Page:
Last season Capps had 5 saves in the Pirates’ first 20 games, then picked up No. 6 in the 21st game. The Pirates’ record was 9-12 at the time, and they finished at 67-95.


The heated rivalry between the Yankees and the Red Sox was renewed in Boston this weekend, but no matter how the games on the field turn out the Red Sox in some ways have it all over the Yankees. One of those ways is the Red Sox participation in cultural and artistic matters, specifically the new compact disc the Red Sox have produced with the Boston Pops, an equally famous Boston institution.

Titled “The Red Sox Album,” the disk features the Pops and the Tanglewood Festival Chorus, and the nine numbers are conducted by Keith Lockhart, who has conducted the Pops longer than Terry Francona has managed the Red Sox.

The album features two John Philip Sousa marches, concluding with “The Stars and Stripes Forever” and incorporating the crack of David Ortiz’s bat seven times in “The National Game;” a suite from the movie, “The Natural;” “Casey at the Bat” and “Sweet Caroline,” a Neil Diamond tune popularized at Fenway Park.

Also on the disk is the Tanglewood Chorus rendition of “God Bless America,” which Yankee Stadium listeners might find a pleasant and welcome change of pace from Ronan Tynan’s version.


Alex Gordon, Kansas City’s sometime third baseman, is experiencing Yogi Berra’s “déjà vu all over again.” In his rookie season in 2007, Gordon struggled at bat for two and a half months before he reached .200 in his 60th game June 14. At week’s end, he had played in only 7 games this season and had managed only 2 hits in 21 at-bats for a .095 average.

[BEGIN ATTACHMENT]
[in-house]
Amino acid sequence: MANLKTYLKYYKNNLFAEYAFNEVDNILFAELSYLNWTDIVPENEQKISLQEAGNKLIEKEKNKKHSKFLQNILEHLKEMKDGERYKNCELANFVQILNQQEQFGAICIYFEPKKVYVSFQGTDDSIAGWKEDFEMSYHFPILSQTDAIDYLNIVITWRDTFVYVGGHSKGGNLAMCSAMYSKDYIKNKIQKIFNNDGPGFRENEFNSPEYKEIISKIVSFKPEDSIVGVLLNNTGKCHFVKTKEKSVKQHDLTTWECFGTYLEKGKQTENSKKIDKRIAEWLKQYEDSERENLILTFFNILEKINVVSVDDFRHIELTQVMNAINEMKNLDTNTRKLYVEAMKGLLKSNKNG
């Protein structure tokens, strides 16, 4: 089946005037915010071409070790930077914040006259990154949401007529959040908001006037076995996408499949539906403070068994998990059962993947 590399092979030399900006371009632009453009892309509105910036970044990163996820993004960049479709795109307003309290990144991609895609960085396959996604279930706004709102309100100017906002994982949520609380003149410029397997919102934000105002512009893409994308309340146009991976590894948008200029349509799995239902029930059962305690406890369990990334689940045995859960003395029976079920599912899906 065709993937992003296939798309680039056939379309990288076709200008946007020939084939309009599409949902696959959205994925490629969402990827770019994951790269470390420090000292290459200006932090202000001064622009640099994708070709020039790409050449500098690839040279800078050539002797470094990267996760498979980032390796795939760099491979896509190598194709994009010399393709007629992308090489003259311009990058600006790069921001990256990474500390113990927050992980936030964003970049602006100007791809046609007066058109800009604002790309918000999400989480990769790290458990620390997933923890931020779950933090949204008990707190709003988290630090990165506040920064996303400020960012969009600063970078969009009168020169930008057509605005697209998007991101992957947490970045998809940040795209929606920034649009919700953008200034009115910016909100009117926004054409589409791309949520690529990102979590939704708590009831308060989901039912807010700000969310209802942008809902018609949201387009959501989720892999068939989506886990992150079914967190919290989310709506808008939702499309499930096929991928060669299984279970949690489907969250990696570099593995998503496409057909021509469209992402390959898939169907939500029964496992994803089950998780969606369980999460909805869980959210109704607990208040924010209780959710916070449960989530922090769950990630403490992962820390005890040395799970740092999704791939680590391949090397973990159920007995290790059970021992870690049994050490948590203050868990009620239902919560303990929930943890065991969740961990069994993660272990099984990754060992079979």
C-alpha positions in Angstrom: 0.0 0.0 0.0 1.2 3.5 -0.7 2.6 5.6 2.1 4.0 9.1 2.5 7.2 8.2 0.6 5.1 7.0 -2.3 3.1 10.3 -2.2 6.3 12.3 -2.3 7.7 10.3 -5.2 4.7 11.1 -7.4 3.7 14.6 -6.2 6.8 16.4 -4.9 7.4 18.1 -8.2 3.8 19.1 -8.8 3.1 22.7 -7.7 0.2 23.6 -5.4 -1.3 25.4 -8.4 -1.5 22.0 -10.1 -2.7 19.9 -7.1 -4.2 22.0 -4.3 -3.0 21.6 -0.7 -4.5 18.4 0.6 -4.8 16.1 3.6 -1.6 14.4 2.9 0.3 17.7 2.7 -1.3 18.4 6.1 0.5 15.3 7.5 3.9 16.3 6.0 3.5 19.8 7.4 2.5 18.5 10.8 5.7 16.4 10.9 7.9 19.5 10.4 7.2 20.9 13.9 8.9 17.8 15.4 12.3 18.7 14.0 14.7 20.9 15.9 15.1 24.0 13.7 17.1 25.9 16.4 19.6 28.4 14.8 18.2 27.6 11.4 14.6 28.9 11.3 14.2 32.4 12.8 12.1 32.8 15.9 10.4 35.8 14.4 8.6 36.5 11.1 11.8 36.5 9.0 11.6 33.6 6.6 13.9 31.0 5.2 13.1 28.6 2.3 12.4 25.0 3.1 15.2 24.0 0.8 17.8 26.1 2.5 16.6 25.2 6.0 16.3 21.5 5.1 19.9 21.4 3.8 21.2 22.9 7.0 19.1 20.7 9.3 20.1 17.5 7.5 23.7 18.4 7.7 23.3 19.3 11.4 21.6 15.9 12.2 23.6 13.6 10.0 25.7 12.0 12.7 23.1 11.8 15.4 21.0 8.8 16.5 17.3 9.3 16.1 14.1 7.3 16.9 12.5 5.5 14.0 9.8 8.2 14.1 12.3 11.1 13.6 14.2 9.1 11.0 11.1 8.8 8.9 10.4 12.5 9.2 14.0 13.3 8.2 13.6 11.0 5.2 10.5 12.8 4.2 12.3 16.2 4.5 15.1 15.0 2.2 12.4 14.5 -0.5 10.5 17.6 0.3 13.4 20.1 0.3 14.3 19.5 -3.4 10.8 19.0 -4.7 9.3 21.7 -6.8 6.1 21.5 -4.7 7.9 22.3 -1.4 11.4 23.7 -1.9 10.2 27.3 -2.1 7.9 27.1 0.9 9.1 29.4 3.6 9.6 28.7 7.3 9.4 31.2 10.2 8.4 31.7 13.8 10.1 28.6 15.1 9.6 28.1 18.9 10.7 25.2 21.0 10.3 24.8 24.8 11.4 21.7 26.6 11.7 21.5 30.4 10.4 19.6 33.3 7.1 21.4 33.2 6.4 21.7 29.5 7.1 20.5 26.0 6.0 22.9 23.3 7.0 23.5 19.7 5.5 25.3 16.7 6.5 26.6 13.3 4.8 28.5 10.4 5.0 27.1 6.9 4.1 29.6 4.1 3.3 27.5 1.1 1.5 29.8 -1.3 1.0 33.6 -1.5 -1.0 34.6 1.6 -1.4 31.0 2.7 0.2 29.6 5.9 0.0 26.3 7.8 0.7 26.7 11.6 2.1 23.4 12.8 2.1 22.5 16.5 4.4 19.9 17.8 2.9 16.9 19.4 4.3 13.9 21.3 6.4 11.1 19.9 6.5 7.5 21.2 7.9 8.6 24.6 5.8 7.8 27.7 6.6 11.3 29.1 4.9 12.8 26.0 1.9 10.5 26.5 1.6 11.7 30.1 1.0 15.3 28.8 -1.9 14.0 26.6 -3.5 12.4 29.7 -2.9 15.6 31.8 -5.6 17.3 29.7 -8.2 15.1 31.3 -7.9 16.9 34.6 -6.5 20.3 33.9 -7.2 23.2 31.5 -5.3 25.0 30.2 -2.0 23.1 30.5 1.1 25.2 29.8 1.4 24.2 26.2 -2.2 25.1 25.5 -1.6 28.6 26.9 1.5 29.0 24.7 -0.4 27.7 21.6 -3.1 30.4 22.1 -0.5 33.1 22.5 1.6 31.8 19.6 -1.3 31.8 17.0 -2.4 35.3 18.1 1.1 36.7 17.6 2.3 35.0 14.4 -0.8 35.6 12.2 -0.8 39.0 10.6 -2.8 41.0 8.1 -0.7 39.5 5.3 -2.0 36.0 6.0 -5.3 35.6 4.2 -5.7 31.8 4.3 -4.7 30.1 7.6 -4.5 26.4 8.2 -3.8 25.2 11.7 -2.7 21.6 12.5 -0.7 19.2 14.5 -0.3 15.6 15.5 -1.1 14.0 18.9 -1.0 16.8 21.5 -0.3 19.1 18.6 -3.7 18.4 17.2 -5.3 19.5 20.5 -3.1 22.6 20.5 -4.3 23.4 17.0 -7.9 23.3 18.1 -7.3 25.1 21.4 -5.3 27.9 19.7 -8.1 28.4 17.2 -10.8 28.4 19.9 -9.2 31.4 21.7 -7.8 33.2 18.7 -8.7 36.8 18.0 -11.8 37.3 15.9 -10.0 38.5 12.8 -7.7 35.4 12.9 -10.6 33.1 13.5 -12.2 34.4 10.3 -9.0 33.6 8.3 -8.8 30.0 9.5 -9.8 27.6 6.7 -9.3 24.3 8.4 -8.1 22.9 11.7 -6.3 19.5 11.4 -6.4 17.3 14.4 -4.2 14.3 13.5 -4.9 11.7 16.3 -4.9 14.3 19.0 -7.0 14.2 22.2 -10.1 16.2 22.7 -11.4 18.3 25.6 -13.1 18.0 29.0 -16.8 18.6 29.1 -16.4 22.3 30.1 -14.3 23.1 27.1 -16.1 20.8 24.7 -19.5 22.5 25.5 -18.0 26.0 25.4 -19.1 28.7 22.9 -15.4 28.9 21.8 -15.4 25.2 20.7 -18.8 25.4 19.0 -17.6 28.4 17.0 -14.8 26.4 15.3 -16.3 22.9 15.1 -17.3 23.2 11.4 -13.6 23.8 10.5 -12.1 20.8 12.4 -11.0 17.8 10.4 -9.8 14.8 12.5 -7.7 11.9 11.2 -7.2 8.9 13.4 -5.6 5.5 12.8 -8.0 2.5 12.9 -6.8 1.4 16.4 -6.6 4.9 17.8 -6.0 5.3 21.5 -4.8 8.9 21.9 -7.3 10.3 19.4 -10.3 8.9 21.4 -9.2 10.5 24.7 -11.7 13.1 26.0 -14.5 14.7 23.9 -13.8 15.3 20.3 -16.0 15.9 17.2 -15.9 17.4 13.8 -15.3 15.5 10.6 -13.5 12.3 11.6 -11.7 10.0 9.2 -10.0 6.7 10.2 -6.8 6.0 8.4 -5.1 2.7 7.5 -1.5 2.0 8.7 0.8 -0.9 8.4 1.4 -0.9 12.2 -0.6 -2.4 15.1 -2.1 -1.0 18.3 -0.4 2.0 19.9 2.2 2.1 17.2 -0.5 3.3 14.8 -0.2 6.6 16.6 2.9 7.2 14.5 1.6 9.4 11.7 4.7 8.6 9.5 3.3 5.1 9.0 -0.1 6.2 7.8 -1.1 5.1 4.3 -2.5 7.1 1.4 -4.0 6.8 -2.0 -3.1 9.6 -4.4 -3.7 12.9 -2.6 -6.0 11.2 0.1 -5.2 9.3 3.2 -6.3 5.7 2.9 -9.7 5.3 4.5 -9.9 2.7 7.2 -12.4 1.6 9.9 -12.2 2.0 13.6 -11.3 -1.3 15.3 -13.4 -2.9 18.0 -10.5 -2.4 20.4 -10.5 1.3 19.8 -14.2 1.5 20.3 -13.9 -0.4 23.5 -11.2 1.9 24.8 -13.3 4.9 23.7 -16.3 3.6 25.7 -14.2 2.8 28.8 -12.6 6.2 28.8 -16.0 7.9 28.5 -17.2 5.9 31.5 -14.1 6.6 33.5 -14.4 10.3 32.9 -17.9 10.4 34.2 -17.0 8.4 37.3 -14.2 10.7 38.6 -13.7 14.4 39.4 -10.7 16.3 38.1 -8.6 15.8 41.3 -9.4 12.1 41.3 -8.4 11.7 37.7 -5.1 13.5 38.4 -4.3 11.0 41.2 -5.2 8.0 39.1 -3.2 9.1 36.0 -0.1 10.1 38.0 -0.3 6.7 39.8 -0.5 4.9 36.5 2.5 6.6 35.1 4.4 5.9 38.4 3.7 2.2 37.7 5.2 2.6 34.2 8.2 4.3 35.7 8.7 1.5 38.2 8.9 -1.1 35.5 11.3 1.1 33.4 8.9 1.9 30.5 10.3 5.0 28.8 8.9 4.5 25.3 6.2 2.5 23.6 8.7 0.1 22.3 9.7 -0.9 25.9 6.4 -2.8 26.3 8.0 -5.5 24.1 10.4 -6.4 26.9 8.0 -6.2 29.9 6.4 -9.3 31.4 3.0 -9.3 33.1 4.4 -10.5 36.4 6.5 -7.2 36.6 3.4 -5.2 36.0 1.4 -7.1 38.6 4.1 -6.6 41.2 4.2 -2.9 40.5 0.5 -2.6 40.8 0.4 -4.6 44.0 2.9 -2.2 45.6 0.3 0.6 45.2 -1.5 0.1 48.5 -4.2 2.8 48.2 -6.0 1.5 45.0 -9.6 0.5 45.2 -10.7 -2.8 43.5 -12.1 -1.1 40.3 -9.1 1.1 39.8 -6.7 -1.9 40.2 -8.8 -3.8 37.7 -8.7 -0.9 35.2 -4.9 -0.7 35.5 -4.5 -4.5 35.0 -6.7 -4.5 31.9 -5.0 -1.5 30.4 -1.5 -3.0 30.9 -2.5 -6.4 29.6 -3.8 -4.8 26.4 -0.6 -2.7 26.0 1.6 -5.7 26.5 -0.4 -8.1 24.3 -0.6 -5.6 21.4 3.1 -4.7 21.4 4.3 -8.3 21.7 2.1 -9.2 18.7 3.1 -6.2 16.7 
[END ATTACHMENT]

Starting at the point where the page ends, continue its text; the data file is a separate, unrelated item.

Gordon, however, was not alone in his struggles. Milton Bradley, the Cubs’ right fielder,  was hitting .043 with 1 hit in 23 at-bats, David Murphy of Texas was hitless in 20 at-bats and Jason Smith of Houston hadn’t had a hit in 17 at-bats.

Catchers in particular were having hitting problems: Jason Kendall, Milwaukee, 6-42, .143; Brian Schneider, Mets, 3-21, .143; Chris Iannetta, Colorado, 5-36, .139;  Gregg Zaun, Baltimore, 5-43, .116; Chris Snyder, Arizona, 3-29, .103; Taylor Teagarden, Texas, 1-15, .067; Matt Treanor, Detroit, 0-13, .000.

But Jed Lowrie (above), Boston’s shortstop, may wind up with the worst start even though he had a hit in 18 at-bats. Lowrie had wrist surgery and may not play again this season so his .056 average could be on his record forever.


The Mets have two distinctly different teams, one that plays when Johan Santana pitches and one that plays when their other starters pitch.

In Santana’s four starts this season,  the Mets have scored 8 runs and allowed 6, averaging a score of 2 runs to 1.5. In the Mets’ other 13 games among their first 17 through Saturday, they have scored 73 runs and given up 71, averaging a score of 5.62 runs for them and 5.46 against.